Heading back towards the park’s visitor center, there are several shorter walks you can do if you like, all starting by the Peppers Cradle Mountain Lodge. Following the Rainforest Walk you’ll be treated to a nice view of the Pencil Pine Falls, while the Dove Canyon Track is good for trying to spot wombats. Then there’s the gentle Enchanted Walk which follows the stream through a gentle mossy forest.
Heading off for Launceston, consider a stop at Sheffield, the “Town of Murals”. All around this small country town are colorful and creative murals from its annual street art festival. For more of a direct route to Launceston, stop in at the country town of Deloraine. There you can enjoy a pretty river or see its quirky collection of statues.
Best Places to Stay in Launceston:
- Campsite: BIG4 Launceston Holiday Park
- Hostel: Arthouse Hostel
- Hotel: Hotel Grand Chancellor
- Airbnb: Studio Apartment
Day 4: Launceston – Bicheno
After an evening in Launceston, it’s time to press on again, first to Cataract Gorge and then along the coast. Cataract Gorge Reserve is actually found out in the suburbs of Launceston, but you wouldn’t know by looking at it. There you’ll see the gorge’s rocky cliffs bordering the South Esk River, creating scenery you wouldn’t expect so close to the city. Take a walk across the suspension bridge to the gardens and lookouts, or go for a swim in the First Basin down below.
It’s then time to venture onto Tasmania’s east coast and the incredible Bay of Fires. This conservation reserve is best known for the way bright orange lichen covers boulders along its coast, earning the bay its colorful name. The conservation area stretches from Binalong Bay to Eddystone Point, with many places to stop along the way.
Chief among them is The Gardens, a scenic spot with plenty of boulders colored bright orange. Journeying south you’ll then reach Taylors Beach, the kind of beach you imagine when you think of Australia. Further down the coast make sure to stop at Cozy Corner, another great spot for admiring the orange-stained coastline. Saving the best for last is Binalong Bay, the main beach of the Bay of Fires, ideal for swimming, sunbathing, and surfing.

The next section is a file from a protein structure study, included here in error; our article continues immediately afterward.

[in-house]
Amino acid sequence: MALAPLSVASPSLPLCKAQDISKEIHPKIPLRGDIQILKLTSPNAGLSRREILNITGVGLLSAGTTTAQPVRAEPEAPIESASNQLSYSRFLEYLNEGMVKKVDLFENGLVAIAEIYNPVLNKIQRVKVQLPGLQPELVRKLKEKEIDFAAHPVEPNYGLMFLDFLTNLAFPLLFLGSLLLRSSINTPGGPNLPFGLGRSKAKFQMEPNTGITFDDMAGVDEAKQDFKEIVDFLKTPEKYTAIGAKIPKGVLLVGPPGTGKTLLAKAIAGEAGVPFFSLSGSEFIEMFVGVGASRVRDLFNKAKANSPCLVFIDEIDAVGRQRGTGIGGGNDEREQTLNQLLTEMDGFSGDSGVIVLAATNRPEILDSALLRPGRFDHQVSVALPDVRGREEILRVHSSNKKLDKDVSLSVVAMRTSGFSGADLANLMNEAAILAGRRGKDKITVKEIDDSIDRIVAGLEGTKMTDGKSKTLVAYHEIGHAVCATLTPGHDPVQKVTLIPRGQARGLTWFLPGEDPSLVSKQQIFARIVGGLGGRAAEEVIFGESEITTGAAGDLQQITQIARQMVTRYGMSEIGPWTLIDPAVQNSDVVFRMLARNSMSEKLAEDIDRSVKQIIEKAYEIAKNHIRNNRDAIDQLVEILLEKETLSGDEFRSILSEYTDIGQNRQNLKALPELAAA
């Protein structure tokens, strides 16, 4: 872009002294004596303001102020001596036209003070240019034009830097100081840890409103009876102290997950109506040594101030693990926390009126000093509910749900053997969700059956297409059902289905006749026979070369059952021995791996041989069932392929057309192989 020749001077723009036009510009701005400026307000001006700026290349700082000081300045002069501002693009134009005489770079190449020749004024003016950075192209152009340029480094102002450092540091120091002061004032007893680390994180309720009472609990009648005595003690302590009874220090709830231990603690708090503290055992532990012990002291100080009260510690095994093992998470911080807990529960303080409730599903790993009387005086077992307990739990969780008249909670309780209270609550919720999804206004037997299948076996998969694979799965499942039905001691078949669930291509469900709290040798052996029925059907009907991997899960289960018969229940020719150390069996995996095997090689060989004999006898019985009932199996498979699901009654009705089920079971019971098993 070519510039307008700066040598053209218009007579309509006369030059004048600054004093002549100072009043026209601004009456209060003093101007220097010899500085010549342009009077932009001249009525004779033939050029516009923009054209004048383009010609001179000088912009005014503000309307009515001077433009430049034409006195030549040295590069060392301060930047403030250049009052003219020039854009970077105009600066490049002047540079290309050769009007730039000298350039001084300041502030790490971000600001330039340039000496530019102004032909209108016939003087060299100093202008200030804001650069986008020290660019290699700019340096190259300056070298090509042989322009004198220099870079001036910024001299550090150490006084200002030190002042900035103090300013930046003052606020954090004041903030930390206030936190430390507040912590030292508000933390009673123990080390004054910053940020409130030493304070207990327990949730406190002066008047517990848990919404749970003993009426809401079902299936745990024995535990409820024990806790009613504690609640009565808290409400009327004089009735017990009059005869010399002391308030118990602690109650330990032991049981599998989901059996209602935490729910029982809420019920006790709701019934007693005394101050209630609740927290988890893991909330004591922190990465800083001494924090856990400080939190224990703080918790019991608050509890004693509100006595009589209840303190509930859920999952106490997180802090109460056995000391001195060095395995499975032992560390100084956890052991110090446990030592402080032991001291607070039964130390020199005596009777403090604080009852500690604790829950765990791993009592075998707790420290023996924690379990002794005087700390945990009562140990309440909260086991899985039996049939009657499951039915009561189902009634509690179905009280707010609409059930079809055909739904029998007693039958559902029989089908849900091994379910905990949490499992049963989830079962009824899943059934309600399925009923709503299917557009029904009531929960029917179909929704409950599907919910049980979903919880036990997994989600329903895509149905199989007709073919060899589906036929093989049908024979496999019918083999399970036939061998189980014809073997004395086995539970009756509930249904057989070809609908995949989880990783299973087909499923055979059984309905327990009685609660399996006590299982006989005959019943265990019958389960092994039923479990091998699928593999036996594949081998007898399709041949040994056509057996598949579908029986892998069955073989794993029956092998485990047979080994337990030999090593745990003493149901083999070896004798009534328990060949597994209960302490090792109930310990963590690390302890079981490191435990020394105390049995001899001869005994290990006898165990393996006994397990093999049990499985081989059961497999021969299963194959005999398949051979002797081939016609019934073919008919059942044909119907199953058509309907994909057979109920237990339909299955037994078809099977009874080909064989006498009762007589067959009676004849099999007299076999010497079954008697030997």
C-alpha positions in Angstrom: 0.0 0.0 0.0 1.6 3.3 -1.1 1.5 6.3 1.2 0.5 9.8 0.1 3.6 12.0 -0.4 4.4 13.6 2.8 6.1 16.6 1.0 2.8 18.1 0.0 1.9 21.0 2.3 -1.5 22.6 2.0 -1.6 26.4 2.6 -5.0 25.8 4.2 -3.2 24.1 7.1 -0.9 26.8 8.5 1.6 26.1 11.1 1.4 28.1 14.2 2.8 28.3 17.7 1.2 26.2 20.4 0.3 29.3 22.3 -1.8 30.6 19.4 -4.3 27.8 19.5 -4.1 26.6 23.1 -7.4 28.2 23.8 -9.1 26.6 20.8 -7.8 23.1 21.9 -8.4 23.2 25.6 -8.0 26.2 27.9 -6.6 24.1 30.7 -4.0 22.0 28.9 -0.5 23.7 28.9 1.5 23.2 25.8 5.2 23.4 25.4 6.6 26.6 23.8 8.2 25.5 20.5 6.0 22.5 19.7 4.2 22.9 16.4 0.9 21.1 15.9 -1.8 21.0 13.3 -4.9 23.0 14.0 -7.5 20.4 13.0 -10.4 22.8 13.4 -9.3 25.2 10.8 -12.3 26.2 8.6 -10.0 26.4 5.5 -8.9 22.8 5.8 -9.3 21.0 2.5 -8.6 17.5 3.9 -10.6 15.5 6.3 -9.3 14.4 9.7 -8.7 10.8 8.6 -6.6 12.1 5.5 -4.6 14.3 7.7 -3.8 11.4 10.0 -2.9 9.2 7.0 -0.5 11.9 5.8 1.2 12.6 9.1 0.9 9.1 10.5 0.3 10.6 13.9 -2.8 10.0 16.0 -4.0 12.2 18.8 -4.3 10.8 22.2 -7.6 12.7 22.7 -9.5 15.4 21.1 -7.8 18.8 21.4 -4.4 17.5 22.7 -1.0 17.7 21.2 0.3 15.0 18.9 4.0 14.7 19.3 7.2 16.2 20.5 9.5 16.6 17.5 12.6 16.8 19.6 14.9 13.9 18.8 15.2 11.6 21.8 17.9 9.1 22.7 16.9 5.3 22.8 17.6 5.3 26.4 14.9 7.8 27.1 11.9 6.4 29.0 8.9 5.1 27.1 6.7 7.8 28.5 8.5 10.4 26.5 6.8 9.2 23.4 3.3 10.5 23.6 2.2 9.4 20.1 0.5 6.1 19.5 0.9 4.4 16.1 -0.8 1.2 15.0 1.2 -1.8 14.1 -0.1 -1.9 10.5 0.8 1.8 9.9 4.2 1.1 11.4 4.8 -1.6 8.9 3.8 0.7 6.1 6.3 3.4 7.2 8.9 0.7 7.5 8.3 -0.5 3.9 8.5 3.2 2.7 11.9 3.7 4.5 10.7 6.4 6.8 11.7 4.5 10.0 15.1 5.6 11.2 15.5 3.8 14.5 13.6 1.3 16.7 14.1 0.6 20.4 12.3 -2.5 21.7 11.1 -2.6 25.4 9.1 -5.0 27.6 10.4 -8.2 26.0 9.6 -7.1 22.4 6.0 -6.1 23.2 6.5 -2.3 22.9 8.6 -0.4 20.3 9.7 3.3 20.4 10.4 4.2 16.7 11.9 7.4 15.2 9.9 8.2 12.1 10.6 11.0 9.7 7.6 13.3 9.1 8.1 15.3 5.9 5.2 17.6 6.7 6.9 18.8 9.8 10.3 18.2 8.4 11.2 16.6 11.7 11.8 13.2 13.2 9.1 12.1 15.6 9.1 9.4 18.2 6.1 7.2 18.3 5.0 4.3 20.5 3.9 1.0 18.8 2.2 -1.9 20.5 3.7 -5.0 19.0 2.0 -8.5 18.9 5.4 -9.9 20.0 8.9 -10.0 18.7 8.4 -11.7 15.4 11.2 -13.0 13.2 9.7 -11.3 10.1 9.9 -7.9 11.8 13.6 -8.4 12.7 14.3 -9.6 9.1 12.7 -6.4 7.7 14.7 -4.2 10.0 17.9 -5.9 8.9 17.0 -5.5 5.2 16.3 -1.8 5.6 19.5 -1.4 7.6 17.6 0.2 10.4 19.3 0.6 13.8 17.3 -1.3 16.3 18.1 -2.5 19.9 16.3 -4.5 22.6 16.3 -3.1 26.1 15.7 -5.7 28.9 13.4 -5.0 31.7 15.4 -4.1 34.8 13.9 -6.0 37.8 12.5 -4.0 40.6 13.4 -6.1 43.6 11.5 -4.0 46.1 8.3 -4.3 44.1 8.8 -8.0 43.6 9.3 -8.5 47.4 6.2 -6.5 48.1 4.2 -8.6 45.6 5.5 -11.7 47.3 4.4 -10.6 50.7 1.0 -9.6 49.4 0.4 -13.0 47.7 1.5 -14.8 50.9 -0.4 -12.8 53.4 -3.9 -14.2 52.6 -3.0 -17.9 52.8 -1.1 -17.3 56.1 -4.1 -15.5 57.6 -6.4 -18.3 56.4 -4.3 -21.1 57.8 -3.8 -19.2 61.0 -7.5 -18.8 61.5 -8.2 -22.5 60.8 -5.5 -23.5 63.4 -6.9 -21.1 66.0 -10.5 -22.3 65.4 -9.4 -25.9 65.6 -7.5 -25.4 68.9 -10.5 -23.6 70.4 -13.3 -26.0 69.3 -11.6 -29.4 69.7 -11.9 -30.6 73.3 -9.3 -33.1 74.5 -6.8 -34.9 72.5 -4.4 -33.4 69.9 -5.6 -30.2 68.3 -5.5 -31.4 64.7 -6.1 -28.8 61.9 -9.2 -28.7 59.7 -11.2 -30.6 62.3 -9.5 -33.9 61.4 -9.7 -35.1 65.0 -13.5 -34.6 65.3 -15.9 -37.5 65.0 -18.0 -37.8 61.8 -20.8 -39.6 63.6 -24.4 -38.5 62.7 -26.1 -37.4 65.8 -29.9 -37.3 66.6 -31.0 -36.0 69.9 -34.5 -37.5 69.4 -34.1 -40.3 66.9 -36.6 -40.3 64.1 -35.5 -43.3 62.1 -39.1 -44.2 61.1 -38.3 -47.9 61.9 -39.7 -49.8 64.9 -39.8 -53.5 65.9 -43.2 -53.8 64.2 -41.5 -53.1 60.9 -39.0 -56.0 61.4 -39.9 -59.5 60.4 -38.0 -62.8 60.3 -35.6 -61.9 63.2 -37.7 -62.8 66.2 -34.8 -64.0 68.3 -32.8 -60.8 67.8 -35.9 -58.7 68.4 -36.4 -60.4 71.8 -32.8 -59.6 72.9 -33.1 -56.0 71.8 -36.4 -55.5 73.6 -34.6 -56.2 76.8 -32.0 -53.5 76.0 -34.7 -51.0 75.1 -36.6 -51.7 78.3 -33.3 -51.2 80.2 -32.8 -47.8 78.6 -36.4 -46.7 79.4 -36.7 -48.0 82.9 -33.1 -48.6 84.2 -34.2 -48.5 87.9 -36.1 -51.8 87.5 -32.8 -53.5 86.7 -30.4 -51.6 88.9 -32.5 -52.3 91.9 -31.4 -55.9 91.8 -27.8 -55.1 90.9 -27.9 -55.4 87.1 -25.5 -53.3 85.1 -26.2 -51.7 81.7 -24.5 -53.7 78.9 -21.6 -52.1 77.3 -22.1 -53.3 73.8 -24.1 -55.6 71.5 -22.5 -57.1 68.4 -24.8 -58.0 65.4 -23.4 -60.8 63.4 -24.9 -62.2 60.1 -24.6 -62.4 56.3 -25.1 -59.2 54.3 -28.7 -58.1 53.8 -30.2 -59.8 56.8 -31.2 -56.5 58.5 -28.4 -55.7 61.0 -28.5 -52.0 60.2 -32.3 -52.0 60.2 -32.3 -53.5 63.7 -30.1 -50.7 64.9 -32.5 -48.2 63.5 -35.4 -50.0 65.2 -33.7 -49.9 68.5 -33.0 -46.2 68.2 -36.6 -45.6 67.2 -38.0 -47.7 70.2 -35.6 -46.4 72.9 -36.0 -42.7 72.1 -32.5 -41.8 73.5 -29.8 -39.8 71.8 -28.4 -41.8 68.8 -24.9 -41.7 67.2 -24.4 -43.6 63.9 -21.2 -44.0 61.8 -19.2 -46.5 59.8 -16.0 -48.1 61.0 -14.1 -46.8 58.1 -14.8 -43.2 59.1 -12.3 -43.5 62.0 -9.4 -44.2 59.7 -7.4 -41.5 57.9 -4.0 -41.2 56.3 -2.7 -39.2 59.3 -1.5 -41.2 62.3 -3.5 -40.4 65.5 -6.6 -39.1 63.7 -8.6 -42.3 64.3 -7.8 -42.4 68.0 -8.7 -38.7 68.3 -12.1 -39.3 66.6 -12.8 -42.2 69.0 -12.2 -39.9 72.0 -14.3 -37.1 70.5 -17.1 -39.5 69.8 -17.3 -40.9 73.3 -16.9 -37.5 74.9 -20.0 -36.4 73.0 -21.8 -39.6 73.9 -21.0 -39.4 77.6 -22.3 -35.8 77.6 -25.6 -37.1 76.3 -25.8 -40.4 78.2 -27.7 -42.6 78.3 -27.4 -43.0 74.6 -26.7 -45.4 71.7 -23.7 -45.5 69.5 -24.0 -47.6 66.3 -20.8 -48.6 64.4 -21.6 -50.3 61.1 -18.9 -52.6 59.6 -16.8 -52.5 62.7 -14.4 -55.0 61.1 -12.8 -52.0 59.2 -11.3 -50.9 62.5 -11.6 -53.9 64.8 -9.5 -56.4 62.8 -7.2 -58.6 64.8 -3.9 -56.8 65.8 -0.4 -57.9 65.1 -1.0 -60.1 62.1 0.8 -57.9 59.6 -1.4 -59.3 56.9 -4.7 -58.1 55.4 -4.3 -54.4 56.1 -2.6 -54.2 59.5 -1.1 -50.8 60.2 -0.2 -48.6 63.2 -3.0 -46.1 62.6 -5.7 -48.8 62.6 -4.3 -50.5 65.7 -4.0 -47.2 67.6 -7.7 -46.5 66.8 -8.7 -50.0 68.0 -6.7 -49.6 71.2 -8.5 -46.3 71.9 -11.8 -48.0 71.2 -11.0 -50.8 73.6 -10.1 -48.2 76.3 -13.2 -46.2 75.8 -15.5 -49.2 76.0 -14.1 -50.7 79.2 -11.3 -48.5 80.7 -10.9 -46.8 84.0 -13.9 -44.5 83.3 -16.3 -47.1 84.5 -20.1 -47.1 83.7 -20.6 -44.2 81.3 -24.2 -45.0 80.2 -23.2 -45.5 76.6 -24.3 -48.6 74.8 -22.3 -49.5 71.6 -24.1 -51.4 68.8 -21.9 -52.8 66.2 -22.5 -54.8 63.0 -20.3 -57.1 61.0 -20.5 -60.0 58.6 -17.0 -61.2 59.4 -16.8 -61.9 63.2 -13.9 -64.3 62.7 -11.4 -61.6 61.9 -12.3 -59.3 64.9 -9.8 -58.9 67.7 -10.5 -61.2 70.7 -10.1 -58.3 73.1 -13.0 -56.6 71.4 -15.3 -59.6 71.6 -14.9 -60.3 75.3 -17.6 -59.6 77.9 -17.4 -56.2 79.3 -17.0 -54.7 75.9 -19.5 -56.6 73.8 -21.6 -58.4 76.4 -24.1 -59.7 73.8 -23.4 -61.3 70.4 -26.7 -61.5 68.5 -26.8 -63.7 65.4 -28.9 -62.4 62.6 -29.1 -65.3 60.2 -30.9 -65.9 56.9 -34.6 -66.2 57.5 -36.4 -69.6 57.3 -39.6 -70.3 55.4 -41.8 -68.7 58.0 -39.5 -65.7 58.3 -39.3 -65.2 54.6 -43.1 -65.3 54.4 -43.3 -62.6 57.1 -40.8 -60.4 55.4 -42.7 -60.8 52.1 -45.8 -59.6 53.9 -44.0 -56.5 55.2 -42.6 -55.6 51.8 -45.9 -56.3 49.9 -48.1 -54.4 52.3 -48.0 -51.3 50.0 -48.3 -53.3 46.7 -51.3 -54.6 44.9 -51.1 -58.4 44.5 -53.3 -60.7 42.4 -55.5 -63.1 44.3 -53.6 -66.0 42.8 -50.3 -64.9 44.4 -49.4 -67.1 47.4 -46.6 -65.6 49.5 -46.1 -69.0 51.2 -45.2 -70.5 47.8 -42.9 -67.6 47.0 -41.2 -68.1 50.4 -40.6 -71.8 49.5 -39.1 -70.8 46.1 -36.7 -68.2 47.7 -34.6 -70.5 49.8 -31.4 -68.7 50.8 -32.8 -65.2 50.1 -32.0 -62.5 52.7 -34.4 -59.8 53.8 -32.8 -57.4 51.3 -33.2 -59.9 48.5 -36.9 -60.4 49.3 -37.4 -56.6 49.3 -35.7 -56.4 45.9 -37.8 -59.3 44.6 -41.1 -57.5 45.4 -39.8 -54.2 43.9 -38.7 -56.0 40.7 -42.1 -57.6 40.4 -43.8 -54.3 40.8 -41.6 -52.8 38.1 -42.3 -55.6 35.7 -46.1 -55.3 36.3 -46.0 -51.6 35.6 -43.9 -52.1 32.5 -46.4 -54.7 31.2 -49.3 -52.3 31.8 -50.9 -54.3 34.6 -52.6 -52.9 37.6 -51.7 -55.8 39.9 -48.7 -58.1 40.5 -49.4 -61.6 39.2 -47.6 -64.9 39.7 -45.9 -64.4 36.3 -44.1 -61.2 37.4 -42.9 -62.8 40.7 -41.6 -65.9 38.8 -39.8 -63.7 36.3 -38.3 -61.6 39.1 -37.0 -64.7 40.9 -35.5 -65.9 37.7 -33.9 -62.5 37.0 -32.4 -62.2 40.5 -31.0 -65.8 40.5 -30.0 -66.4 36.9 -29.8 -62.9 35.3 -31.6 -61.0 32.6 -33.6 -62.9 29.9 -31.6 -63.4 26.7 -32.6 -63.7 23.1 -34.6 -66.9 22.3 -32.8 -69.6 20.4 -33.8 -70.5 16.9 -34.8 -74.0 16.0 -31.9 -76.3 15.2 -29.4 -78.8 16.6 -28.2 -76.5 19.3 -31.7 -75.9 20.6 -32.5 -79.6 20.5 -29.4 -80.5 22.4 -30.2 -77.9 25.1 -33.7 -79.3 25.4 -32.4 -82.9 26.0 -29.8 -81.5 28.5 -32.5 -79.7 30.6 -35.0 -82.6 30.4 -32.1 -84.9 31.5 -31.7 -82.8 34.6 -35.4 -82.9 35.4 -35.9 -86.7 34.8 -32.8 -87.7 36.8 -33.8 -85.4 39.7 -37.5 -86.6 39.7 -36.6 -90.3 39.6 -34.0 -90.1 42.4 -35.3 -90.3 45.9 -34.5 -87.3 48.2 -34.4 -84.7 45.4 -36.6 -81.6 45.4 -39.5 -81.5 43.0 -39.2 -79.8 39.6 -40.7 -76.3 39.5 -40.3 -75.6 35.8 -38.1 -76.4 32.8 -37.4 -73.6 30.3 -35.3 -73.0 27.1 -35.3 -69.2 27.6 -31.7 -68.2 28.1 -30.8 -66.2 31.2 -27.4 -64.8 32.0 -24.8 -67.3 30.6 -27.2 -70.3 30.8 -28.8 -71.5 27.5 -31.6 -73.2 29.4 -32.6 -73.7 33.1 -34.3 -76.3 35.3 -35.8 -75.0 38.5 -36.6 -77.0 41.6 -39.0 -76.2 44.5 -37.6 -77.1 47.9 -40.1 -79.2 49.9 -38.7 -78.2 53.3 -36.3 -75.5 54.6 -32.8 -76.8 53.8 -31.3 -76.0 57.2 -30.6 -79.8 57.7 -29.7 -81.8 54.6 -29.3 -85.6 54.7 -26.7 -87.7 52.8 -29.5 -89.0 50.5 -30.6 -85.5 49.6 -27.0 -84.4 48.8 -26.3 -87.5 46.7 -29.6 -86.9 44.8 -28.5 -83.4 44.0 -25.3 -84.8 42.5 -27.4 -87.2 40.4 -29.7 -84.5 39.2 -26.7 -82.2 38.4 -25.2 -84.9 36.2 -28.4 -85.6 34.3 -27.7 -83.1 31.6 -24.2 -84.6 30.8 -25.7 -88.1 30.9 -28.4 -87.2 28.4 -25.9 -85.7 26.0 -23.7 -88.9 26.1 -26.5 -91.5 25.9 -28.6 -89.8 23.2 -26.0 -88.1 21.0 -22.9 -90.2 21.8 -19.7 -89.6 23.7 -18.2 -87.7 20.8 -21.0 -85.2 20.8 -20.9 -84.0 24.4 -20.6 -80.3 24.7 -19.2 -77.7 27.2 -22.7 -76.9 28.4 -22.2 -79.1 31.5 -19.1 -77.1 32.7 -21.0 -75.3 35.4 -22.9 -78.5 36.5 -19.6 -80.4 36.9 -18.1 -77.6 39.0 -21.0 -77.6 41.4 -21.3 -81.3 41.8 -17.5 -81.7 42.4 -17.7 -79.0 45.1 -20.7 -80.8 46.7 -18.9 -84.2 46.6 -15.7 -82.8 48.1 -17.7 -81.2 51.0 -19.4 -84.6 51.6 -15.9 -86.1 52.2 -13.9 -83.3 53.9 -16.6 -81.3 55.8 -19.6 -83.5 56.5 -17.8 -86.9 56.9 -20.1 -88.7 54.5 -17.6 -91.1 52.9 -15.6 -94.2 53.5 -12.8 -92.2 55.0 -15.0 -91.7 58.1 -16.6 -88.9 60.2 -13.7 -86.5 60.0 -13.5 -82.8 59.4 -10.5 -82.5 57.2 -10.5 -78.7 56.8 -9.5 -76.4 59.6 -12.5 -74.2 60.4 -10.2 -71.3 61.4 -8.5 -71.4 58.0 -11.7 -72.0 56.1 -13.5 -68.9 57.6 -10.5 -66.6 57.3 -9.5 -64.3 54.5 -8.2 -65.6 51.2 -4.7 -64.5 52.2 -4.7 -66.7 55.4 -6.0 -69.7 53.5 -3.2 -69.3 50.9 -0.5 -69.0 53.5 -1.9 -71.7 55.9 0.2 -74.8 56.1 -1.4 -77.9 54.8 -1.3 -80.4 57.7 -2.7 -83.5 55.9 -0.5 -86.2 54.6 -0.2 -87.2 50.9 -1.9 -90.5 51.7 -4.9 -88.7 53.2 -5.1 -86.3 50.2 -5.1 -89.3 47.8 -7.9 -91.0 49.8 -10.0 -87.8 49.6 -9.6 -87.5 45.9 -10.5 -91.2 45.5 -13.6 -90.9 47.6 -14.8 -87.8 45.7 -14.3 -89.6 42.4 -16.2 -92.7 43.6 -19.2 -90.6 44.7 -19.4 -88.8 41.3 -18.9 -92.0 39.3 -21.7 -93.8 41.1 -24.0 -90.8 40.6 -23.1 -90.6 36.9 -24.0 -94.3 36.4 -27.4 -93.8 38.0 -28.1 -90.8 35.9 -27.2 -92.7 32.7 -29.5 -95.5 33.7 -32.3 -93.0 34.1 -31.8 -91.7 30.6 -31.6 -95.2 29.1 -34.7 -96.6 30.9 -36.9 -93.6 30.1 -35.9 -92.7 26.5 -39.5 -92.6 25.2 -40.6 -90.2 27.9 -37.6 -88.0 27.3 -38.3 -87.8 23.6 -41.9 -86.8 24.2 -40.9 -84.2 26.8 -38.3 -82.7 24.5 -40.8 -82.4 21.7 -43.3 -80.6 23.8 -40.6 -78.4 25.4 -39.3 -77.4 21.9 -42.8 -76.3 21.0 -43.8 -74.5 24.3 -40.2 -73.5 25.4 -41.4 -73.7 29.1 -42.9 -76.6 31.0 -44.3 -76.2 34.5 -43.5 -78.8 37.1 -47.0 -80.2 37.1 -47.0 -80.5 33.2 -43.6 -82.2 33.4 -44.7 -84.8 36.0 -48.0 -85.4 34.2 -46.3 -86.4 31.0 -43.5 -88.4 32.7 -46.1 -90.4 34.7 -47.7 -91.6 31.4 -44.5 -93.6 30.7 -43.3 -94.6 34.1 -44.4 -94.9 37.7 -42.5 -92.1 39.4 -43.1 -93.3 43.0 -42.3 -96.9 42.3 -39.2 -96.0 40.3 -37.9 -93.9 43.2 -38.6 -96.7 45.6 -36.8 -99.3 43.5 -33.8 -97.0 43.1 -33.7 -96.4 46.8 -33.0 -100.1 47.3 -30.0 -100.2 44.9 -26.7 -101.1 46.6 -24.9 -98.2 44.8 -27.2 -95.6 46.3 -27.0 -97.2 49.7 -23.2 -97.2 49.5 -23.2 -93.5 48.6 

The day’s not over though! You have one of Tasmania’s most scenic drives to look forward to as you head from the Bay of Fires to the town of Bicheno. What makes Bicheno such a great stop are the two wildlife experiences waiting for you there. The first is East Coast Natureworld where you can see lots of different Australian critters, including some seriously cute Tasmanian devils. Then in the evening you can head down to the shore to see the Bicheno’s colony of Little Penguins as they come up the beach.
Best Places to Stay in Bicheno:
- Campsite: Bicheno East Coast Holiday Park
- Hostel: Bicheno Backpackers
- Hotel: Bicheno by the Bay
- Airbnb: Central Studio Bicheno
Day 5: Freycinet National Park – Hobart
Today, continue your journey along Tasmania’s east coast, further exploring the wonders by heading for Freycinet National Park. This national park includes the zigzagging Freycinet Peninsula with sandy beaches, pink granite mountains, and phenomenal views.
The centerpiece of Freycinet National Park is Wineglass Bay and the iconic view that you get from Wineglass Bay Lookout which is accessible by a fairly steep trail from near the end of the road. Looking out from there you’ll see Wineglass Bay Beach and Hazards Beach on either side of the peninsula and the slight pink hue of the Hazards Mountains around you. If you’re a fit and avid hiker, consider doing the whole 12.8km Wineglass Bay and Hazards Beach Circuit which passes through both beaches.